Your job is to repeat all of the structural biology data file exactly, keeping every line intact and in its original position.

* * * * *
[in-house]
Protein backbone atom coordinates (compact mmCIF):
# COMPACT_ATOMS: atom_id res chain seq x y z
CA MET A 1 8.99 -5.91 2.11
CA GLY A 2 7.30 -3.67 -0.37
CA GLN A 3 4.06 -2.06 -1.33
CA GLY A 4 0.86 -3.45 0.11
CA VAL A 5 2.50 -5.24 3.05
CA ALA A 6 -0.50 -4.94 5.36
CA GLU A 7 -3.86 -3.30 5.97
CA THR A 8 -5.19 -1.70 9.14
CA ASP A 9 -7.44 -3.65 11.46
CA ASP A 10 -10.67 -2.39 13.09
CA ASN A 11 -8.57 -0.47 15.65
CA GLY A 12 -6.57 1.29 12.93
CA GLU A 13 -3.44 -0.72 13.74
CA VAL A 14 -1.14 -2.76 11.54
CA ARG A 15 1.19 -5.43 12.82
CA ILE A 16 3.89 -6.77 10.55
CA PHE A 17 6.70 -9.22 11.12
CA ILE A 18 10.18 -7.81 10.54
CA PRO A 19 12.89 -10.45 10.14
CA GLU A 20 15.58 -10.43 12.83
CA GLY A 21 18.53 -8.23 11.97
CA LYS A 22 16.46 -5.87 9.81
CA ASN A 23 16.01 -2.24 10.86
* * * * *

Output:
[in-house]
Protein backbone atom coordinates (compact mmCIF):
# COMPACT_ATOMS: atom_id res chain seq x y z
CA MET A 1 8.99 -5.91 2.11
CA GLY A 2 7.30 -3.67 -0.37
CA GLN A 3 4.06 -2.06 -1.33
CA GLY A 4 0.86 -3.45 0.11
CA VAL A 5 2.50 -5.24 3.05
CA ALA A 6 -0.50 -4.94 5.36
CA GLU A 7 -3.86 -3.30 5.97
CA THR A 8 -5.19 -1.70 9.14
CA ASP A 9 -7.44 -3.65 11.46
CA ASP A 10 -10.67 -2.39 13.09
CA ASN A 11 -8.57 -0.47 15.65
CA GLY A 12 -6.57 1.29 12.93
CA GLU A 13 -3.44 -0.72 13.74
CA VAL A 14 -1.14 -2.76 11.54
CA ARG A 15 1.19 -5.43 12.82
CA ILE A 16 3.89 -6.77 10.55
CA PHE A 17 6.70 -9.22 11.12
CA ILE A 18 10.18 -7.81 10.54
CA PRO A 19 12.89 -10.45 10.14
CA GLU A 20 15.58 -10.43 12.83
CA GLY A 21 18.53 -8.23 11.97
CA LYS A 22 16.46 -5.87 9.81
CA ASN A 23 16.01 -2.24 10.86